2009/2107(INI)

A new impetus for the Strategy for the Sustainable Development of European Aquaculture

Procedure completed

2009/2107(INI) A new impetus for the Strategy for the Sustainable Development of European Aquaculture
RoleCommitteeRapporteurShadows
Opinion ENVI LIOTARD Kartika Tamara (GUE/NGL)
Lead PECH MILANA Guido (S&D) GALLAGHER Pat the Cope (ALDE), STEVENSON Struan (ECR)
Lead committee dossier: PECH/7/00515
Legal Basis RoP 048
Subjects
Links

Activites

  • 2010/06/17 Text adopted by Parliament, single reading
    • T7-0243/2010 summary
    • Results of vote in Parliament
  • 2010/06/17 Commission response to text adopted in plenary
    • SP(2010)6508
    • DG Maritime Affairs and Fisheries, DAMANAKI Maria
  • 2010/05/10 Committee report tabled for plenary, single reading
  • 2010/05/10 Committee report tabled for plenary, single reading
  • 2010/05/04 Vote in committee, 1st reading/single reading
  • 2010/02/25 Committee draft report
  • 2009/10/22 Committee referral announced in Parliament, 1st reading/single reading
  • 2009/10/15 EP officialisation
  • 2009/04/08 Non-legislative basic document published
    • COM(2009)0162 summary
  • 2009/04/08 Date
  • 2009/04/08 Non-legislative basic document
    • COM(2009)0162 summary
    • DG Maritime Affairs and Fisheries, DAMANAKI Maria

Documents

AmendmentsDossier
162 2009/2107(INI) A new impetus for the Strategy for the Sustainable Development of European Aquaculture
2010/04/02 ENVI 19 amendments...
source: PE-438.411
2010/04/14 PECH 143 amendments...
source: PE-439.917

History

(these mark the time of scraping, not the official date of the change)

2012-02-09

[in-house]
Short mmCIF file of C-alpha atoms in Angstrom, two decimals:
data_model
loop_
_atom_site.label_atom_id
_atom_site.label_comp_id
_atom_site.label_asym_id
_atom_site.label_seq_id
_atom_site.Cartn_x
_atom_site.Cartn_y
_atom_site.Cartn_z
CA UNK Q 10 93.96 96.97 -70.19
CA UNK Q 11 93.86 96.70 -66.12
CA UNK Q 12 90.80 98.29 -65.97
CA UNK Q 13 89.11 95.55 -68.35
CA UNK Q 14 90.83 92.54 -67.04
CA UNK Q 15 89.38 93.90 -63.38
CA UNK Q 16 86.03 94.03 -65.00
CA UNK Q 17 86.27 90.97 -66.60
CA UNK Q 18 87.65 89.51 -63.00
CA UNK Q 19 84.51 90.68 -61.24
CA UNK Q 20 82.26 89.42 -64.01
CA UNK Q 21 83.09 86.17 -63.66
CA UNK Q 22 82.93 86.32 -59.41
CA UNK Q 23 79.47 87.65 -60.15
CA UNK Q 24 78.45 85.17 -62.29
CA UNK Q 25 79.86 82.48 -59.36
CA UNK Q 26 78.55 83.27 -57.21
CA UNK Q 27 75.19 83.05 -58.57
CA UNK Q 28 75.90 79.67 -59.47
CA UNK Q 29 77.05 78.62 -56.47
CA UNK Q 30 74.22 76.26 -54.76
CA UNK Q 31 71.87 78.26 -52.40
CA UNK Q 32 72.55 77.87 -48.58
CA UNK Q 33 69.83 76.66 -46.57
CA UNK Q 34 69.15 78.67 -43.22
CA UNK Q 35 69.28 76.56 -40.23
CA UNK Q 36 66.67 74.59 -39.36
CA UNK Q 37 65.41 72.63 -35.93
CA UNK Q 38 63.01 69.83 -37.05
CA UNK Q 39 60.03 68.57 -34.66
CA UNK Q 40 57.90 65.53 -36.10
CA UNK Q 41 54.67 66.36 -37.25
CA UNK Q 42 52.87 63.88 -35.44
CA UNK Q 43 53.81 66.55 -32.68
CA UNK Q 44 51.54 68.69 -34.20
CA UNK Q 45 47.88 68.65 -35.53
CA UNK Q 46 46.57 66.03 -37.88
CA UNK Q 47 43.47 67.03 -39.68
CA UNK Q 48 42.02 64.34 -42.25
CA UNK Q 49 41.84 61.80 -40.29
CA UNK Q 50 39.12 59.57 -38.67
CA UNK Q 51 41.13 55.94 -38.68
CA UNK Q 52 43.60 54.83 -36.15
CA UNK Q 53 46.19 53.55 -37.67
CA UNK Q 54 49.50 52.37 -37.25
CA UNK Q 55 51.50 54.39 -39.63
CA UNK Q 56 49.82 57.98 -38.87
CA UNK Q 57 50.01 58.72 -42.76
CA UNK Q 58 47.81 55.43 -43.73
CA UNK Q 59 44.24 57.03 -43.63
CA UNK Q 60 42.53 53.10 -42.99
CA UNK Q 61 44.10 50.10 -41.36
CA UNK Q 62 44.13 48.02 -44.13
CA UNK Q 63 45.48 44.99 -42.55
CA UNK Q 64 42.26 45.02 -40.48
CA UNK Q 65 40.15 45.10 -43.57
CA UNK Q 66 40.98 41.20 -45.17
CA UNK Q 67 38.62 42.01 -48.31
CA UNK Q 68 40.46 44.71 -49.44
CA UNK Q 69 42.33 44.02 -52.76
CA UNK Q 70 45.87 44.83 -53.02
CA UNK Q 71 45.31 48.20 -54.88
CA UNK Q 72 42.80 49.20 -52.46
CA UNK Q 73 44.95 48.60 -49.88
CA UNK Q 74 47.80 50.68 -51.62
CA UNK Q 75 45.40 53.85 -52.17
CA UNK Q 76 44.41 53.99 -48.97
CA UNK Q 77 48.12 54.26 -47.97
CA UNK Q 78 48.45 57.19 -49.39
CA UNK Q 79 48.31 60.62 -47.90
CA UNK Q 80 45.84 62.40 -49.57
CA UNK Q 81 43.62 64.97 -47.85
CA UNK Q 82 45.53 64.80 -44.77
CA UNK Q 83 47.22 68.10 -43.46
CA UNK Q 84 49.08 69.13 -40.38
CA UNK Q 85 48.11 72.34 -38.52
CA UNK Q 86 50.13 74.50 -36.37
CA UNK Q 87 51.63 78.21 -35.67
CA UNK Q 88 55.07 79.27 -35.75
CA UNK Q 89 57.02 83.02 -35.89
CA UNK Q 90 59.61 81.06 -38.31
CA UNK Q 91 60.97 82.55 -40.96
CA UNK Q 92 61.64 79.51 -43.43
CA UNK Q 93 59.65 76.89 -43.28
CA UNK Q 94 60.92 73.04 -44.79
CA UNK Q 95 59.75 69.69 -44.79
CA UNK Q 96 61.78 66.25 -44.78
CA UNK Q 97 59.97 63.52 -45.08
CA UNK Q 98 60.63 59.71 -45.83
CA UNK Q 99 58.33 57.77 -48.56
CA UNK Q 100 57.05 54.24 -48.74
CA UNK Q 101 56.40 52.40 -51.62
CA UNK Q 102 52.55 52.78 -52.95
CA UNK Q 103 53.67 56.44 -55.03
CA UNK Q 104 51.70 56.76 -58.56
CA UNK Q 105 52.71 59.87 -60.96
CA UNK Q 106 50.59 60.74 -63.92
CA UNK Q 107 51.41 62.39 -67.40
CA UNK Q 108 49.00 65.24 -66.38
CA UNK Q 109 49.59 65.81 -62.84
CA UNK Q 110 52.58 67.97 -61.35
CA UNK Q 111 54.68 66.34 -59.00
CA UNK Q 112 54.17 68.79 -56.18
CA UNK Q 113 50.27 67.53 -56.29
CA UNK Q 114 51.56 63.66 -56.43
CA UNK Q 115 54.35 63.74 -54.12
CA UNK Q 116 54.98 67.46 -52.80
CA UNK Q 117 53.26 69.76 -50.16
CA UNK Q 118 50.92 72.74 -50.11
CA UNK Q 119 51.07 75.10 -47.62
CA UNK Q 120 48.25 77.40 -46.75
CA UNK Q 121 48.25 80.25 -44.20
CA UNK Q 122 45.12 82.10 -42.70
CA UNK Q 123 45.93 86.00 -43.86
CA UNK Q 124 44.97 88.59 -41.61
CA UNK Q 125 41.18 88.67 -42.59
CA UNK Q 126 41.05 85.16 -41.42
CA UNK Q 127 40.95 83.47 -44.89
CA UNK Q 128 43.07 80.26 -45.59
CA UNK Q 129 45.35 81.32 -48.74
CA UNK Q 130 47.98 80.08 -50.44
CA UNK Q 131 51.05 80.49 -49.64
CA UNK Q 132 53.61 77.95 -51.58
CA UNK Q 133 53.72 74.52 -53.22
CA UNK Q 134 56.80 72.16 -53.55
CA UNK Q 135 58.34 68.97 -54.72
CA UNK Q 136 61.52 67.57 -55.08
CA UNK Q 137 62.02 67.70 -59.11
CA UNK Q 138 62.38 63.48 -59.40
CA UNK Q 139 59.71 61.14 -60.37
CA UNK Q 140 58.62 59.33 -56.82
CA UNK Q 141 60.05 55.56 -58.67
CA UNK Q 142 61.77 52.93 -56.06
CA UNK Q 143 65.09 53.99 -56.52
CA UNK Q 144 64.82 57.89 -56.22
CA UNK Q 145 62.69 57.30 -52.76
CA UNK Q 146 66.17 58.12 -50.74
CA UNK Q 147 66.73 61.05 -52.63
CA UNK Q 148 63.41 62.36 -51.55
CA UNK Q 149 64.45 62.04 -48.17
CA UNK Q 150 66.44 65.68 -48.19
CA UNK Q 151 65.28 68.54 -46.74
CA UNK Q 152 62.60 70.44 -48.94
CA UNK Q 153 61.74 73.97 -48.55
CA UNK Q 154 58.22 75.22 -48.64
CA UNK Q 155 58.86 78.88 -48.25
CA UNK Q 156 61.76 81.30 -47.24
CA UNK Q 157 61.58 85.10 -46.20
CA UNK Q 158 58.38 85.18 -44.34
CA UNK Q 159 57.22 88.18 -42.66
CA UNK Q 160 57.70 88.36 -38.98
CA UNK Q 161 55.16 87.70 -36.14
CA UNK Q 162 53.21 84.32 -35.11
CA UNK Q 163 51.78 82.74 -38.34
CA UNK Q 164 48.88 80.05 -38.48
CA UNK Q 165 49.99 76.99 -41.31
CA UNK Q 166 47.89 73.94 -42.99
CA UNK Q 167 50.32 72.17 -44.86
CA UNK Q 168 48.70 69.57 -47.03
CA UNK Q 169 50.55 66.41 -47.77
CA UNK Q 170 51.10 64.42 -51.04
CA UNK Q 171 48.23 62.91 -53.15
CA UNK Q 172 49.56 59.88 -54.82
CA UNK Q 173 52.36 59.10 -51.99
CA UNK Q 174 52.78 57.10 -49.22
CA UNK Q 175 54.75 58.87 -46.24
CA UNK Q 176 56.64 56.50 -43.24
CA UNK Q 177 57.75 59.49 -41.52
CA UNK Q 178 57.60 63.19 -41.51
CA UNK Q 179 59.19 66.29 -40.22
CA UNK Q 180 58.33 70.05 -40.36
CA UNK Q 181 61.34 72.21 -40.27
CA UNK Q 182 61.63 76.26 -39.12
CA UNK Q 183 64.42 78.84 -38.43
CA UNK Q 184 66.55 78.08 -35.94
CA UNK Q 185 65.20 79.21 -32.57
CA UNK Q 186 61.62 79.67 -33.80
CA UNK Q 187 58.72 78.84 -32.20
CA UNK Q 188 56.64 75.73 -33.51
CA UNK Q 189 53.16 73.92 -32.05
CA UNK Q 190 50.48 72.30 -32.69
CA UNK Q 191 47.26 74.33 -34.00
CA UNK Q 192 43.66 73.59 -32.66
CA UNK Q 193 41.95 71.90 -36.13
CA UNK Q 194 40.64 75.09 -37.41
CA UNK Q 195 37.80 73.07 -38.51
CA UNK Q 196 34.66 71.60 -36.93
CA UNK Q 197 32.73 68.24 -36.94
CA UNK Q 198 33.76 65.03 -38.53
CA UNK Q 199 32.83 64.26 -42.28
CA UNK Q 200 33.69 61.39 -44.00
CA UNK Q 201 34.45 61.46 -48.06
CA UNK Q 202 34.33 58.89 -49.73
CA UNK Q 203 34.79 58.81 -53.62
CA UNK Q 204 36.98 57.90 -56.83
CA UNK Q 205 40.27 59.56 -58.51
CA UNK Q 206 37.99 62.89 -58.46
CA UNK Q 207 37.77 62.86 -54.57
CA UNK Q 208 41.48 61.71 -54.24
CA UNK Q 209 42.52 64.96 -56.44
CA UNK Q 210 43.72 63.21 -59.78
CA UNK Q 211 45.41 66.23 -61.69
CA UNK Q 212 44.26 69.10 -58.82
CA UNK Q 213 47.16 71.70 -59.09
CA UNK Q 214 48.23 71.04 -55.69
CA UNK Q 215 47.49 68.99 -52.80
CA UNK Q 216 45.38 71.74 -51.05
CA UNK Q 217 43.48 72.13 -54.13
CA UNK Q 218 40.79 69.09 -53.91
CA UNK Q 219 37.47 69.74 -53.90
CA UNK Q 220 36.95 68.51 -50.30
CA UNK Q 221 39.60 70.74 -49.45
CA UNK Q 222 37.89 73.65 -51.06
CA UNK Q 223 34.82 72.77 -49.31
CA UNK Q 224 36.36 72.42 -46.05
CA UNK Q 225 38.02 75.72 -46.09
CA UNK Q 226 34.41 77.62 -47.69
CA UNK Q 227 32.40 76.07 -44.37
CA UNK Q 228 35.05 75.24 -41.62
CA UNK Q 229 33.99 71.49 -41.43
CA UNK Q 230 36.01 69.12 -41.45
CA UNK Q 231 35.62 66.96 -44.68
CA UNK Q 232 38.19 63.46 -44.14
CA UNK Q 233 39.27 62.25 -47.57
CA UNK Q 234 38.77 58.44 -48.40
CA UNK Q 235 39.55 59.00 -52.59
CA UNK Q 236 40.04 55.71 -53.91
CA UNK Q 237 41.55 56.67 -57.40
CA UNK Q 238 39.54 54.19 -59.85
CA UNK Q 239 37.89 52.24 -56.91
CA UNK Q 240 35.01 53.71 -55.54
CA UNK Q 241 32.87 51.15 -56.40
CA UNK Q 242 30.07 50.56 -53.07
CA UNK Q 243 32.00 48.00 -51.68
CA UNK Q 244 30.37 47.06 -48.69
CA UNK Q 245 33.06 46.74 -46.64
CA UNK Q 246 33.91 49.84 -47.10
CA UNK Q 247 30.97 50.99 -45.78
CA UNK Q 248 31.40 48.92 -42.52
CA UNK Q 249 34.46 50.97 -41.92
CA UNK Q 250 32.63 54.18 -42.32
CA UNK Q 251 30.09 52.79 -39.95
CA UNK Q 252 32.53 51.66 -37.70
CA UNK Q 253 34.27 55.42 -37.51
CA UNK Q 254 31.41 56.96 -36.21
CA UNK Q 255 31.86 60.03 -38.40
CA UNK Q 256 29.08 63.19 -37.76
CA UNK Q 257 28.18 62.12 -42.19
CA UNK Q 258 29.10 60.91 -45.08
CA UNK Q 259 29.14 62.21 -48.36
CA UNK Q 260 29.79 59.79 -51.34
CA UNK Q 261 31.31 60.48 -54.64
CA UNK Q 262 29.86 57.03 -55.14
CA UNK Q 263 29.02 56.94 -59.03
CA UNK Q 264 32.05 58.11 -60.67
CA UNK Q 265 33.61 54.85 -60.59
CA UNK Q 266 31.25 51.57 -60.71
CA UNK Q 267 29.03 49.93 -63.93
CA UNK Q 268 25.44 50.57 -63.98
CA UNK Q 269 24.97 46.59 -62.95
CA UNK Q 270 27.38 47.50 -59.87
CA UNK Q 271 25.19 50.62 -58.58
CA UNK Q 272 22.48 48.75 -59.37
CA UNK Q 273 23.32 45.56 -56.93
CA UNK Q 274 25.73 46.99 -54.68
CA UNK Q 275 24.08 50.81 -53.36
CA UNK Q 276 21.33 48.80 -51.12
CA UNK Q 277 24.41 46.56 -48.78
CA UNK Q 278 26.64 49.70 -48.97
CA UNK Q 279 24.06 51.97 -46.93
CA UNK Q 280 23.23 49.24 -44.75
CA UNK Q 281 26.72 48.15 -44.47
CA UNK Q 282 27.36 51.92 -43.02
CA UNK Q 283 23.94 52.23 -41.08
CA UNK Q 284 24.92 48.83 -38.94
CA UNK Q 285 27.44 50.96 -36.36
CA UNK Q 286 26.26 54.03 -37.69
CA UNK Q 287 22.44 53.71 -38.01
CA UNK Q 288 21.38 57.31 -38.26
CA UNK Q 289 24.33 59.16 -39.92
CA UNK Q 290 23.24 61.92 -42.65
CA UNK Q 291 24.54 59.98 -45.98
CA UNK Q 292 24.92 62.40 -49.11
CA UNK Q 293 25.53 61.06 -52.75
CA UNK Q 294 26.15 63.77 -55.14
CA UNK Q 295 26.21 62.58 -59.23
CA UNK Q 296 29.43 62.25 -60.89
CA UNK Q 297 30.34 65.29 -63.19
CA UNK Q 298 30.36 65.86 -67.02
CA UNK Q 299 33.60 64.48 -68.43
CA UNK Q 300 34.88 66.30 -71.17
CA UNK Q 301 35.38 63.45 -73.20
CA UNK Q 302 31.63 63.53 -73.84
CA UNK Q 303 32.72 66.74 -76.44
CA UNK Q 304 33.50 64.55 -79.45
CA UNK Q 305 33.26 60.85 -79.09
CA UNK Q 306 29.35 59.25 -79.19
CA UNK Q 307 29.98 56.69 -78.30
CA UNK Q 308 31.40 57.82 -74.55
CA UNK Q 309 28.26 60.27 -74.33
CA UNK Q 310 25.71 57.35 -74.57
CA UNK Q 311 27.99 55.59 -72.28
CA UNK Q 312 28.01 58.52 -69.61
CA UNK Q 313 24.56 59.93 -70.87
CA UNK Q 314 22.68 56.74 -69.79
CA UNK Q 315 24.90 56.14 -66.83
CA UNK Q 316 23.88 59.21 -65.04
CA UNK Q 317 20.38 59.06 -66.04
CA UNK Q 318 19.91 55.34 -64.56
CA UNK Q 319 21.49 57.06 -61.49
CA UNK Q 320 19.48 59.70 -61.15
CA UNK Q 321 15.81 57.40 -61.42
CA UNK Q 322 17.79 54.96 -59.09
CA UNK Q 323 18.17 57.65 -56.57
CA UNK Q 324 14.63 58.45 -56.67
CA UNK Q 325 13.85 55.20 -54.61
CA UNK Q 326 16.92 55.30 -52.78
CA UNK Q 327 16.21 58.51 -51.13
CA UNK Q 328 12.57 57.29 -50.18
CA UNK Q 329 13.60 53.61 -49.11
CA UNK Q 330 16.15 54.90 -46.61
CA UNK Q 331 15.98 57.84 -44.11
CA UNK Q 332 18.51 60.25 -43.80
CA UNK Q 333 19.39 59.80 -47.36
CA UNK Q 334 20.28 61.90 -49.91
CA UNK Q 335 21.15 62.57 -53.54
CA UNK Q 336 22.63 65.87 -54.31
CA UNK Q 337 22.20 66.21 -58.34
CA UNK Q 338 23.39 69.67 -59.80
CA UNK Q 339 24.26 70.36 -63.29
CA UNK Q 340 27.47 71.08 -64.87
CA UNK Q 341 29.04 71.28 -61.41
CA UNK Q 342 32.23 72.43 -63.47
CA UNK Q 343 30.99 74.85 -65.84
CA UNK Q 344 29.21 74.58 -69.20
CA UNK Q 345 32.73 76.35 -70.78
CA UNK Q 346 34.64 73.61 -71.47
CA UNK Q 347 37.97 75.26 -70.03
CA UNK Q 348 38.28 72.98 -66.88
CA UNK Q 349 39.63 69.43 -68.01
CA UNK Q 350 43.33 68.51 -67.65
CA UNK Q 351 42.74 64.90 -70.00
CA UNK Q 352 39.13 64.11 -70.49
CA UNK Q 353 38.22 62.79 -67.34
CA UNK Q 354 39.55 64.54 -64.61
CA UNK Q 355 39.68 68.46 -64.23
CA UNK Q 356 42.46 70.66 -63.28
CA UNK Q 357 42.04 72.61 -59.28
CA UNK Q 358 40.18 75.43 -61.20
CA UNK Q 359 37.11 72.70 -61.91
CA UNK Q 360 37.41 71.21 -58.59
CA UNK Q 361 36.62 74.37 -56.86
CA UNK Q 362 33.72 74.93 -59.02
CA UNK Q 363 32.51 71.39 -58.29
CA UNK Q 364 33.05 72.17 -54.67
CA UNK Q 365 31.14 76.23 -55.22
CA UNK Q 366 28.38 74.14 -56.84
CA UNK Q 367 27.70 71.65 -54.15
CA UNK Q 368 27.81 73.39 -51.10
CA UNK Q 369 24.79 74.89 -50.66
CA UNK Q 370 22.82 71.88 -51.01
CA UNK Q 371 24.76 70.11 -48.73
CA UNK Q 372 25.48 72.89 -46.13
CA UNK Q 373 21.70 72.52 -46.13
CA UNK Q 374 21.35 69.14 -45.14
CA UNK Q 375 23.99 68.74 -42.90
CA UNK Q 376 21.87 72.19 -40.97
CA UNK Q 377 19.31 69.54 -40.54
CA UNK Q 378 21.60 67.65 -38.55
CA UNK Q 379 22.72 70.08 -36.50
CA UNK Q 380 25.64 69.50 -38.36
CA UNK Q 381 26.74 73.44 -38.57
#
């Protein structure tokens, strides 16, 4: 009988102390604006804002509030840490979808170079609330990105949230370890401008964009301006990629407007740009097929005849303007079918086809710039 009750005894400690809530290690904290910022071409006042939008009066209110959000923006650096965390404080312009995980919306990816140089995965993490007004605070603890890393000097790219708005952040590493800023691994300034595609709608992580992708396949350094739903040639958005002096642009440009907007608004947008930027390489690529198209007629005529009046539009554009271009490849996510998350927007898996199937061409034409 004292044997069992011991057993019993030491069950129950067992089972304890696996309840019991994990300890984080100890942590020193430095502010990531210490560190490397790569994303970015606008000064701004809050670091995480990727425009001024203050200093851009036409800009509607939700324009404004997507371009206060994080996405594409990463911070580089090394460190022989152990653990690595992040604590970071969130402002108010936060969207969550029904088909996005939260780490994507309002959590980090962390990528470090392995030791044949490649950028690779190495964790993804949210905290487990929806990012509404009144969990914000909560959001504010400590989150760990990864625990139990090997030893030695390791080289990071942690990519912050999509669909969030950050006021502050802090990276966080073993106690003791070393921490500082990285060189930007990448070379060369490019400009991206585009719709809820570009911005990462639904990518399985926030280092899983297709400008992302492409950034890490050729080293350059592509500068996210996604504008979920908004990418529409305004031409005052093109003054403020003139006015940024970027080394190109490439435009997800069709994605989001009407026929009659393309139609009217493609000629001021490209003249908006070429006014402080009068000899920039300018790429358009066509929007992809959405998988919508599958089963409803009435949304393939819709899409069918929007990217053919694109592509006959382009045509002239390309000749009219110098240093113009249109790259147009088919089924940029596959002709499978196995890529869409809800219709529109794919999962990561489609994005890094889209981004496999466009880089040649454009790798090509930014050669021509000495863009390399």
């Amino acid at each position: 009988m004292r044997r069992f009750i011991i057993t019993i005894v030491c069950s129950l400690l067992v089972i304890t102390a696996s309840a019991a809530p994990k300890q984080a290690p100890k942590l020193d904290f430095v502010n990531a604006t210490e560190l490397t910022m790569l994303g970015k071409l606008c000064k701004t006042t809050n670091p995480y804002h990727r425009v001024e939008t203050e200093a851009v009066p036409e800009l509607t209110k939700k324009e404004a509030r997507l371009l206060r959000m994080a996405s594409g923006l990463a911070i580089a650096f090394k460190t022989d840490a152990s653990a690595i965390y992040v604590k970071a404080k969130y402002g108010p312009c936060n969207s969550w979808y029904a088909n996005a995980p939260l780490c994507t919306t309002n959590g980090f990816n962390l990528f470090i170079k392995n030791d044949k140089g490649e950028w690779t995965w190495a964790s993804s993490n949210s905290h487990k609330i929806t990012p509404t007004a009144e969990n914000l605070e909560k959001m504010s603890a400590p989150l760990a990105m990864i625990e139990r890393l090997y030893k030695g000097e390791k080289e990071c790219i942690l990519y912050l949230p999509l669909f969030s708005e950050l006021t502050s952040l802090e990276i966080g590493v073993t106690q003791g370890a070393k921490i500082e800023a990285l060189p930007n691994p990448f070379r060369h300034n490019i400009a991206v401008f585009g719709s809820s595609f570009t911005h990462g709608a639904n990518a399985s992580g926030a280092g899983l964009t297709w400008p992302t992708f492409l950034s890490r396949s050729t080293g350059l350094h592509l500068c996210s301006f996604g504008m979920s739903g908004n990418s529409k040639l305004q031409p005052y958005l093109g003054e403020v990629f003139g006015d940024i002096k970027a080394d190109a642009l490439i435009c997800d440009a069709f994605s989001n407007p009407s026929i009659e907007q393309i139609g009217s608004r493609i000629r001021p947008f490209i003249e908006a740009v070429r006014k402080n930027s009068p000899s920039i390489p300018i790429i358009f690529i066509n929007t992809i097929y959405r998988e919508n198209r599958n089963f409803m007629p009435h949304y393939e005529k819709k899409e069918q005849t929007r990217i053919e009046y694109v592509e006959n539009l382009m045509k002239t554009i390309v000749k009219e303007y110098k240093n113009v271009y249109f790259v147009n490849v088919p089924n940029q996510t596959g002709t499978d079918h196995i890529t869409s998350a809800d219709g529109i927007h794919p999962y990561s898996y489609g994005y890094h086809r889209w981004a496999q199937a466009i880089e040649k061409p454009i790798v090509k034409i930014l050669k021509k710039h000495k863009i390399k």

activities added
  • date
    2009-04-08
    docs
    • url
      http://eur-lex.europa.eu/smartapi/cgi/sga_doc?smartapi!celexplus!prod!DocNumber&lg=EN&type_doc=COMfinal&an_doc=2009&nu_doc=0162
      text
      • PURPOSE: to give a new impetus for the Strategy for the Sustainable Development of European Aquaculture.

        BACKGROUND: modern aquaculture represents a major innovation in the production of fish and aquatic food and has been the fastest growing food production sector with an average worldwide growth rate of 6-8% a year.

        Aquaculture is an important economic activity in certain coastal and continental areas of the EU. The EU-27 aquaculture industry produced about 1.3 million tonnes of fish, shellfish and crustaceans in 2006, representing a turnover of around EUR 3 billion and generating approximately 65 000 jobs. Current EU consumption demand accounts for about 12 million tonnes.

        The EU strategy for sustainable aquacultureadopted in 2002 has set out policy directions to promote the growth of aquaculture. Seven years on, significant progress has been made in ensuring the environmental sustainability, safety and quality of EU aquaculture production.

        Against the background of fast-changing technologies and persisting economic and environmental challenges, it is time to take stock of the strengths and weaknesses of the EU aquaculture sector.